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Weissmann Should Have Listened To His Former Self

A supreme irony regarding last week’s announcement by the DOJ of a “new” Foreign Corrupt Practices Act “pilot program” is that the substantive document [1] highlighting the “pilot program” bears the signature of Andrew Weissmann (Chief of the DOJ’s Fraud Section).

As highlighted in this prior post [2], Weissmann assumed this position in January 2015 after being a vocal critic of various aspects of the DOJ’s FCPA enforcement program as well as corporate criminal liability principles generally.

As stated in the FCPA “pilot program” that bears his signature, the goal of the program is the following:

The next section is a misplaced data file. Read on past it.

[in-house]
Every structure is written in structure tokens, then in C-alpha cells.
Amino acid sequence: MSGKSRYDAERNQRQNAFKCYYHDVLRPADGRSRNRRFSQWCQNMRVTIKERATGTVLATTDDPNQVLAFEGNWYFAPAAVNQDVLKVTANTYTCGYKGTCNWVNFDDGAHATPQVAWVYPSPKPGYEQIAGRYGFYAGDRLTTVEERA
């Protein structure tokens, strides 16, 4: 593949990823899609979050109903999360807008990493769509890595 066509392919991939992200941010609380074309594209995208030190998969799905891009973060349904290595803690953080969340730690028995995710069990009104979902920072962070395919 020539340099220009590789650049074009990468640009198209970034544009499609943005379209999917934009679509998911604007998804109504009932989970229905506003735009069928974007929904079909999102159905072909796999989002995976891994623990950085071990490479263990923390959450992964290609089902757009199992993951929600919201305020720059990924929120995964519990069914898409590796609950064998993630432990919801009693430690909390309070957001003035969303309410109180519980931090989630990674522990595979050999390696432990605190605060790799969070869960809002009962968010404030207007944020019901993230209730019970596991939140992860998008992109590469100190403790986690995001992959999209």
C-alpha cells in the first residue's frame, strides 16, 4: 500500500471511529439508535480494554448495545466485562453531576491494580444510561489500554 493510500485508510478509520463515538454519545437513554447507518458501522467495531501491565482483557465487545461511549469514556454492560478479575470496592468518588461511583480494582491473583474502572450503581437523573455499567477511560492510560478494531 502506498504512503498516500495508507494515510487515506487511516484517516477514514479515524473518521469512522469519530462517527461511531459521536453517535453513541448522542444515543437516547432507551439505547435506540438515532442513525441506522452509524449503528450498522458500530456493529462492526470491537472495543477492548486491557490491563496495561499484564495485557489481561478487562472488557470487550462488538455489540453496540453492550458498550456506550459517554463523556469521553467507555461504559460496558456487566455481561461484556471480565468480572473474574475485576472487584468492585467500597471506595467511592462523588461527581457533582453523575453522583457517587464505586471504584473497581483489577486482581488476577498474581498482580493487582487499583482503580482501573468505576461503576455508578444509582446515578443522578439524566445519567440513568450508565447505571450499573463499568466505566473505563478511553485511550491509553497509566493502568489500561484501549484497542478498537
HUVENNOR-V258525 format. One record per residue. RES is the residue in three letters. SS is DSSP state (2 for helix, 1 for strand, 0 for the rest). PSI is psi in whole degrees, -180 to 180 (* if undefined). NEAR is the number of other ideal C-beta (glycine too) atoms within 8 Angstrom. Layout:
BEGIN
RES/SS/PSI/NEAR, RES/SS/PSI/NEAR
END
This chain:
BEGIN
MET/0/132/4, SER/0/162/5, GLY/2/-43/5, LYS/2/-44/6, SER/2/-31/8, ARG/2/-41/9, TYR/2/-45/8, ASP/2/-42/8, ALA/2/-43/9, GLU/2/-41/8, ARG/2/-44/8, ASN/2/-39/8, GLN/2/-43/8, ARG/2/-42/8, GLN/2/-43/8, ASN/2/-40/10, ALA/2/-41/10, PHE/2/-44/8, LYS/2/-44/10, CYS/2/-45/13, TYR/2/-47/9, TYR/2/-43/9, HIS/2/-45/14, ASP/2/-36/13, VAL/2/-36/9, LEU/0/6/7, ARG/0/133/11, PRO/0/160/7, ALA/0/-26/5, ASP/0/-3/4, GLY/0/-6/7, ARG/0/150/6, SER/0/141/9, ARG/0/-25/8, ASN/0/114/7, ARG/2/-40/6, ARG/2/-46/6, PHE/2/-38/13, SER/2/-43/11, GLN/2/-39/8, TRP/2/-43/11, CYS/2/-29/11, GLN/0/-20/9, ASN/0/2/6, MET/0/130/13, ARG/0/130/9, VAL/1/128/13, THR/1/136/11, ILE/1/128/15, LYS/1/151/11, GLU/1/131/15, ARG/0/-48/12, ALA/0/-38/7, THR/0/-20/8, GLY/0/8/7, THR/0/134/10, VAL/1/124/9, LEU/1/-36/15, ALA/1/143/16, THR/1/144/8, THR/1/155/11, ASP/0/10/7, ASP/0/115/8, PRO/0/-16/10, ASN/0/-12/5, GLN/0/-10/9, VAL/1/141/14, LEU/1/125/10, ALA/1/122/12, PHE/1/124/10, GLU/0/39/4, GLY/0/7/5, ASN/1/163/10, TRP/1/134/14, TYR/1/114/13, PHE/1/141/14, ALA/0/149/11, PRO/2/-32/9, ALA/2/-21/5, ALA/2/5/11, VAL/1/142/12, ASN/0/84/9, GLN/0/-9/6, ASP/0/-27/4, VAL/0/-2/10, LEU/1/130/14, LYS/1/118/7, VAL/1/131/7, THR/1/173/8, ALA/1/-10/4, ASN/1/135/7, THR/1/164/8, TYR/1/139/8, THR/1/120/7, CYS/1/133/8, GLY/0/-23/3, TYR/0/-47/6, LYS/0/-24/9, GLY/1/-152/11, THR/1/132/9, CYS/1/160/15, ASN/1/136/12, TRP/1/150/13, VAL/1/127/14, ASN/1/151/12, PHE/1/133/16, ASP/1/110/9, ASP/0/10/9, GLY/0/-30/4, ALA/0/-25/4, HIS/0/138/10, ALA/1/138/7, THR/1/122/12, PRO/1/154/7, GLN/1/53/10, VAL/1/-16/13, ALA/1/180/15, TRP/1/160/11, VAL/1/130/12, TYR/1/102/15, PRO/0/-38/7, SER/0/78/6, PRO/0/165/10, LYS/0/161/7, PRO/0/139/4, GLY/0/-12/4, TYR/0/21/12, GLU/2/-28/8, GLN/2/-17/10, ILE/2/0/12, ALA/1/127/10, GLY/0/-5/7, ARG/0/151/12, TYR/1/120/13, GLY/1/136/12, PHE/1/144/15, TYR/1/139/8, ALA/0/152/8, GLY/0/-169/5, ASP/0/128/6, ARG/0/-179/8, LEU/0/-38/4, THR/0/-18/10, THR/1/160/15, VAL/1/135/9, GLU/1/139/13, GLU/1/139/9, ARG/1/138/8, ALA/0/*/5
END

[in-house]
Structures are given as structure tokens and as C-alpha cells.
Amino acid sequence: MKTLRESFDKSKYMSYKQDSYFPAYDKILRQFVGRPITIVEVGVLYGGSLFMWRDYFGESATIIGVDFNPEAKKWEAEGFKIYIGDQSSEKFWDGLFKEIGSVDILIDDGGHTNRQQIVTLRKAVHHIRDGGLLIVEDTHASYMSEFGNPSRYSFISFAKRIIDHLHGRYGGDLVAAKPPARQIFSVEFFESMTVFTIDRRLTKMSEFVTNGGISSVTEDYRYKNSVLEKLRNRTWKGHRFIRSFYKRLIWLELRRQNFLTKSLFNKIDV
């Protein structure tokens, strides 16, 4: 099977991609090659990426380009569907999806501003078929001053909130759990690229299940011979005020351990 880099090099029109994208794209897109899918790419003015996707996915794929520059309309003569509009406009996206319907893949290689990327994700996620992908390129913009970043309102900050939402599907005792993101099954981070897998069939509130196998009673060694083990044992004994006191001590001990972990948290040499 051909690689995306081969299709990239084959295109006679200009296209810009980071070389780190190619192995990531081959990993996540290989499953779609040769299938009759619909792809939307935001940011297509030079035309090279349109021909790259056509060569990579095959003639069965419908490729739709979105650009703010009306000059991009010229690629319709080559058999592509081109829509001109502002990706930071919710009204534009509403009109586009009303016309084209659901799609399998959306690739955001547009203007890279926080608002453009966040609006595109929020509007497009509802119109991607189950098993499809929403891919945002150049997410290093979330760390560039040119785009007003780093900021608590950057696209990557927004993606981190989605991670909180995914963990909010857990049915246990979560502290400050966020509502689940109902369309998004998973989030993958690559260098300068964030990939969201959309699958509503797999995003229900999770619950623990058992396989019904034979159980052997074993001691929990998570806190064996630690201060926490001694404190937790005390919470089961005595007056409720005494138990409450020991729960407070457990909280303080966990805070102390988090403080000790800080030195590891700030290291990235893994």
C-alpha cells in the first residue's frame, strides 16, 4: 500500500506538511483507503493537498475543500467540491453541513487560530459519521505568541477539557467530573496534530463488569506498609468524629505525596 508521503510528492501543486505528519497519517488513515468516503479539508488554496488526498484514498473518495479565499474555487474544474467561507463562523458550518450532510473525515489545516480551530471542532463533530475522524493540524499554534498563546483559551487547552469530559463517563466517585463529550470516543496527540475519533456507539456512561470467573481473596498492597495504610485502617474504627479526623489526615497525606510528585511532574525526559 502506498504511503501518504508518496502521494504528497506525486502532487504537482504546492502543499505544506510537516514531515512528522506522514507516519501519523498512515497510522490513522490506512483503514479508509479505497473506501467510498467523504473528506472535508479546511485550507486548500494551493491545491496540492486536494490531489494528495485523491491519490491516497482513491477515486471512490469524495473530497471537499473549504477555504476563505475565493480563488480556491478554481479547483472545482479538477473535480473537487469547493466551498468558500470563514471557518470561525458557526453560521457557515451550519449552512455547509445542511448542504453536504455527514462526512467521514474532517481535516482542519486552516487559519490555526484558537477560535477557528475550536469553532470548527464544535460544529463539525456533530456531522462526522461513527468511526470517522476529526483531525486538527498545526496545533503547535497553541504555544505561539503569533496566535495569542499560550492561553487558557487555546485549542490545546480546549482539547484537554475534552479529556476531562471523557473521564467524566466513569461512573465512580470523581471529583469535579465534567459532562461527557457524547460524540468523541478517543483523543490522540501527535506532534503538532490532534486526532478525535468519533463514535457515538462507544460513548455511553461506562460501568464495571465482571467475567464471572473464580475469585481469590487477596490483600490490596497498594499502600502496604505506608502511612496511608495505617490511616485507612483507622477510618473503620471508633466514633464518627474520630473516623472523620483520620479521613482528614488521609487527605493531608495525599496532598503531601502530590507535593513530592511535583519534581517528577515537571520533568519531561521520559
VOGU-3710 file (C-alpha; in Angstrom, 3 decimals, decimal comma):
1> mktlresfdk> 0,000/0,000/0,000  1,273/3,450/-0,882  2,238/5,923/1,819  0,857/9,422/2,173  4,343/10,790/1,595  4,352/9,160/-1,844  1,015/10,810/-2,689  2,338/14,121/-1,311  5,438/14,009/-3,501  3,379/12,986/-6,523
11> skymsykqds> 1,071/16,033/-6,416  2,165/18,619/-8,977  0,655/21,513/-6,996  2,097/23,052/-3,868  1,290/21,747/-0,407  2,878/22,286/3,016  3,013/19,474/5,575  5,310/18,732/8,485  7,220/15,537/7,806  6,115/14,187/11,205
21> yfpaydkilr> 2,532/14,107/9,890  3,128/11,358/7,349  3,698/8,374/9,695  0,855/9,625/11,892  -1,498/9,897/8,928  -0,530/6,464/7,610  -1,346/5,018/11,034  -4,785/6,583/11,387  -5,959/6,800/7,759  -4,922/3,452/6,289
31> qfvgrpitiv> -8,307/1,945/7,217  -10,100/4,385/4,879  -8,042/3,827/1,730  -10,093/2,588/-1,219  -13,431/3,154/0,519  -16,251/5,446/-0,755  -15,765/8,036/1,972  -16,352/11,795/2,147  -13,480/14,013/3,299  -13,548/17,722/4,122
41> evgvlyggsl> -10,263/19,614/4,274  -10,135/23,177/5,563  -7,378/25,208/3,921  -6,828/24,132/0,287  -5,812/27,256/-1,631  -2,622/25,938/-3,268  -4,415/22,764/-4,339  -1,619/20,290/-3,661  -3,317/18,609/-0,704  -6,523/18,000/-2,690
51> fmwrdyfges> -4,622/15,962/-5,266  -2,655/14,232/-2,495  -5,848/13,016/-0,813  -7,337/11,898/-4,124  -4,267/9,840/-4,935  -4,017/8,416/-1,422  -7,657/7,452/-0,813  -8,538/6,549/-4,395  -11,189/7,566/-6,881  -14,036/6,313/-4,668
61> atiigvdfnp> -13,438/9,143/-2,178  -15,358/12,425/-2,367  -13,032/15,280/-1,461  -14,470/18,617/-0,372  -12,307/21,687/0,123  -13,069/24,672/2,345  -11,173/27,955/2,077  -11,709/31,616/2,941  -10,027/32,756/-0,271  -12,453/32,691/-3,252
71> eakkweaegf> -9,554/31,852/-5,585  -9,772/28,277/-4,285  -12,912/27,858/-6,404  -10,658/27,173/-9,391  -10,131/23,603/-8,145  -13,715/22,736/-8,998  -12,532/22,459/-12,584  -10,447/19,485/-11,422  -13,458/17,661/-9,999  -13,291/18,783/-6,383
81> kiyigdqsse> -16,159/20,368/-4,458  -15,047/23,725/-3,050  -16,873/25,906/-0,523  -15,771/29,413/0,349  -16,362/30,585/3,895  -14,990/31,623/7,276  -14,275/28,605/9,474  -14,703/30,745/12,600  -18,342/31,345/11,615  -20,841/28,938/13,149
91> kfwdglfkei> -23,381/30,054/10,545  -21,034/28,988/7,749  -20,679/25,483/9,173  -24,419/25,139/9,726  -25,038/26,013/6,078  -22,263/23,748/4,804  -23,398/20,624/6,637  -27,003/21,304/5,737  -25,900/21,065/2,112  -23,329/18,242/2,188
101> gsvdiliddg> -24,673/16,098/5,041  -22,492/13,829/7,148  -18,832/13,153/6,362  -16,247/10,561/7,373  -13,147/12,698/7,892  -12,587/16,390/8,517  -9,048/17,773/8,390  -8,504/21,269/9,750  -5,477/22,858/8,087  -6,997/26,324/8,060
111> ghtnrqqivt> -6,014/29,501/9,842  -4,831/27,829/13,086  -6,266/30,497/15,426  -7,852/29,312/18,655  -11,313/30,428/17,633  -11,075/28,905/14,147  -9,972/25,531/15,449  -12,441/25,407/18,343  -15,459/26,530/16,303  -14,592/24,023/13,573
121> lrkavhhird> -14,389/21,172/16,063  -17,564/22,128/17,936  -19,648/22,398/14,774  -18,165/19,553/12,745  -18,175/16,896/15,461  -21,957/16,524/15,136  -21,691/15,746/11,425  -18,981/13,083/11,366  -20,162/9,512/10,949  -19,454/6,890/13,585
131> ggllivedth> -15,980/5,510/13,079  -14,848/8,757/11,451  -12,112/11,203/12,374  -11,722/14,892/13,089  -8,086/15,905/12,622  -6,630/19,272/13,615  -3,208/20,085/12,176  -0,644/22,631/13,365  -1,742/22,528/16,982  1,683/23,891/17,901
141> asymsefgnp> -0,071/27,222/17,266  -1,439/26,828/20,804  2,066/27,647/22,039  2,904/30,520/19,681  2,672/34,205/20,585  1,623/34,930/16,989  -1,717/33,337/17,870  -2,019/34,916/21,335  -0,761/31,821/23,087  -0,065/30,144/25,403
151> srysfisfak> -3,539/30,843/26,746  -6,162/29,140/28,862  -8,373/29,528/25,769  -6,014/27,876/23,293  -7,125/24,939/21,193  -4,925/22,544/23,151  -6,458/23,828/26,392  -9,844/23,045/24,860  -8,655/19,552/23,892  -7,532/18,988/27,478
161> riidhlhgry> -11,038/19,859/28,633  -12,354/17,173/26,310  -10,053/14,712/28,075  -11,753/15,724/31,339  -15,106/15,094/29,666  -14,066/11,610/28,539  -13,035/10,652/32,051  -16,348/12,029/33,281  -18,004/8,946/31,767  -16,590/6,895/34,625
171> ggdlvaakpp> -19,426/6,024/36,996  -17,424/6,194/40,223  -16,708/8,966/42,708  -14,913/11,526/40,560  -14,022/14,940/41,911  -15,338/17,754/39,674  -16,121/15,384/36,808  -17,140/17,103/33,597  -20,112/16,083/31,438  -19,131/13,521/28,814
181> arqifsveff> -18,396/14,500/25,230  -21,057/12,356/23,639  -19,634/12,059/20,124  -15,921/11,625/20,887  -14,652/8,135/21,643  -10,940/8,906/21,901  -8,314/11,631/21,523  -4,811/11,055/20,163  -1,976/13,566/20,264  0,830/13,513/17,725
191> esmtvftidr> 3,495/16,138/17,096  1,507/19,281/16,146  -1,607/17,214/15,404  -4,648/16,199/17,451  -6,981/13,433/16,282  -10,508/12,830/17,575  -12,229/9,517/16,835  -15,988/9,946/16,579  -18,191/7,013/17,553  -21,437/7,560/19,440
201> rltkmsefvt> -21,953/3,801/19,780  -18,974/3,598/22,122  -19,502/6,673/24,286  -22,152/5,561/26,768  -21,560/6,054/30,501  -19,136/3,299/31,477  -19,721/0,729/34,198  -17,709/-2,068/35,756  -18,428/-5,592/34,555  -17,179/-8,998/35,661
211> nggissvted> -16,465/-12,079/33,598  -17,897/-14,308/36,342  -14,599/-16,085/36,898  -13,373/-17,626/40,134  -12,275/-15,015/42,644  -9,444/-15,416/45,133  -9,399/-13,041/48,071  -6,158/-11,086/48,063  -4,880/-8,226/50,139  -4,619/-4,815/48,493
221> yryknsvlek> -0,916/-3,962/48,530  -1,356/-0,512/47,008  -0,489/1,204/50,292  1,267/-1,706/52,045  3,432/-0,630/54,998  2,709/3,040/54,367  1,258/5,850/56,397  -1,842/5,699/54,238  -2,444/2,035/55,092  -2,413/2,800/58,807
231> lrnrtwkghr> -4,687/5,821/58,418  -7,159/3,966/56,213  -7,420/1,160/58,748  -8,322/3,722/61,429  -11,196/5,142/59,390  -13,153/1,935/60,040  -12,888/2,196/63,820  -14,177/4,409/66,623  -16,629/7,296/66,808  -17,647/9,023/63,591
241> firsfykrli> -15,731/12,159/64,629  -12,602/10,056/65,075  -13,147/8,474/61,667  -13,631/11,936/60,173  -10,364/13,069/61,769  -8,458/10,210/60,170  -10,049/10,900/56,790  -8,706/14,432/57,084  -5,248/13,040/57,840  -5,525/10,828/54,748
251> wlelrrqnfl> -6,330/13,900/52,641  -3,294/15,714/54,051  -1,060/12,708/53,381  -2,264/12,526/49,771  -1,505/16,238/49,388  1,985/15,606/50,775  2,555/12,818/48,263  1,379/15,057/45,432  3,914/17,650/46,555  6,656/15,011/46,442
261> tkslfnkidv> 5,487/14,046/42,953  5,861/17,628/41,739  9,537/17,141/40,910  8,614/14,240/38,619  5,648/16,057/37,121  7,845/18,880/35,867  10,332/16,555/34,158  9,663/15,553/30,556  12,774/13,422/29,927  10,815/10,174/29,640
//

“The principal goal of this program is to promote greater accountability for individuals and companies that engage in corporate crime by motivating companies to voluntarily self-disclose FCPA-related misconduct, fully cooperate with the Fraud Section, and, where appropriate, remediate flaws in their controls and compliance programs. If successful, the pilot program will serve to further deter individuals and companies from engaging in FCPA violations in the first place, encourage companies to implement strong anti-corruption compliance programs to prevent and detect FCPA violations, and, consistent with the memorandum of the [Yates Memo] increase the Fraud Section’s ability to prosecute individual wrongdoers whose conduct might otherwise have gone undiscovered or been impossible to prove.”